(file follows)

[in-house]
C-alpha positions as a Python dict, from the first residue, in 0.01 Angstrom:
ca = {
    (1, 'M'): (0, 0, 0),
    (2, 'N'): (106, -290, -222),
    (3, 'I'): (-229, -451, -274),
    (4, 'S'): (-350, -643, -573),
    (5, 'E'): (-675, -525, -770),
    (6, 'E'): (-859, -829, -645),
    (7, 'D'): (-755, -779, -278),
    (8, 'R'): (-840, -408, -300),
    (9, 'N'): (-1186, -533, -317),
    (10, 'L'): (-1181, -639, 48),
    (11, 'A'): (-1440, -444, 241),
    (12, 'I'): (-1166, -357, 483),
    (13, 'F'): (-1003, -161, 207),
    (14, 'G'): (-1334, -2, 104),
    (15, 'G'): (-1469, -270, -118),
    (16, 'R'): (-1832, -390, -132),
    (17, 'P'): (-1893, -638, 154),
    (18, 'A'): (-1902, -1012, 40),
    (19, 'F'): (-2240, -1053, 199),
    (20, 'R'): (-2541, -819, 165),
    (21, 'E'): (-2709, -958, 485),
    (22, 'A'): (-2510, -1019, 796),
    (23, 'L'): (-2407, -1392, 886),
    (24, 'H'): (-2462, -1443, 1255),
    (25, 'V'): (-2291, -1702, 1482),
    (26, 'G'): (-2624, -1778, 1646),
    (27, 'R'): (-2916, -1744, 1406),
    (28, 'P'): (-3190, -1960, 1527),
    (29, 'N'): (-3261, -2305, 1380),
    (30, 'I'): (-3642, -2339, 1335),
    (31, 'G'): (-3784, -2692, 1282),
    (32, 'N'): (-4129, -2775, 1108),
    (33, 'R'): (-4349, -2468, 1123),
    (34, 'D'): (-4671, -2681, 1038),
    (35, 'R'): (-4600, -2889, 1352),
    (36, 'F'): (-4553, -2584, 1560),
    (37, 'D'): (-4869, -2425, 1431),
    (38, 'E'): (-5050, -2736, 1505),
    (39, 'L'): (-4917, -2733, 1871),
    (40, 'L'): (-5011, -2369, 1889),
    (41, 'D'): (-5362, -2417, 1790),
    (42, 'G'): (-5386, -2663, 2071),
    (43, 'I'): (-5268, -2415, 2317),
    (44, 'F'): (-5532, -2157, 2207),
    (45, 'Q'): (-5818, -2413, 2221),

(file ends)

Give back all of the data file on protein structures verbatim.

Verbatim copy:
[in-house]
C-alpha positions as a Python dict, from the first residue, in 0.01 Angstrom:
ca = {
    (1, 'M'): (0, 0, 0),
    (2, 'N'): (106, -290, -222),
    (3, 'I'): (-229, -451, -274),
    (4, 'S'): (-350, -643, -573),
    (5, 'E'): (-675, -525, -770),
    (6, 'E'): (-859, -829, -645),
    (7, 'D'): (-755, -779, -278),
    (8, 'R'): (-840, -408, -300),
    (9, 'N'): (-1186, -533, -317),
    (10, 'L'): (-1181, -639, 48),
    (11, 'A'): (-1440, -444, 241),
    (12, 'I'): (-1166, -357, 483),
    (13, 'F'): (-1003, -161, 207),
    (14, 'G'): (-1334, -2, 104),
    (15, 'G'): (-1469, -270, -118),
    (16, 'R'): (-1832, -390, -132),
    (17, 'P'): (-1893, -638, 154),
    (18, 'A'): (-1902, -1012, 40),
    (19, 'F'): (-2240, -1053, 199),
    (20, 'R'): (-2541, -819, 165),
    (21, 'E'): (-2709, -958, 485),
    (22, 'A'): (-2510, -1019, 796),
    (23, 'L'): (-2407, -1392, 886),
    (24, 'H'): (-2462, -1443, 1255),
    (25, 'V'): (-2291, -1702, 1482),
    (26, 'G'): (-2624, -1778, 1646),
    (27, 'R'): (-2916, -1744, 1406),
    (28, 'P'): (-3190, -1960, 1527),
    (29, 'N'): (-3261, -2305, 1380),
    (30, 'I'): (-3642, -2339, 1335),
    (31, 'G'): (-3784, -2692, 1282),
    (32, 'N'): (-4129, -2775, 1108),
    (33, 'R'): (-4349, -2468, 1123),
    (34, 'D'): (-4671, -2681, 1038),
    (35, 'R'): (-4600, -2889, 1352),
    (36, 'F'): (-4553, -2584, 1560),
    (37, 'D'): (-4869, -2425, 1431),
    (38, 'E'): (-5050, -2736, 1505),
    (39, 'L'): (-4917, -2733, 1871),
    (40, 'L'): (-5011, -2369, 1889),
    (41, 'D'): (-5362, -2417, 1790),
    (42, 'G'): (-5386, -2663, 2071),
    (43, 'I'): (-5268, -2415, 2317),
    (44, 'F'): (-5532, -2157, 2207),
    (45, 'Q'): (-5818, -2413, 2221),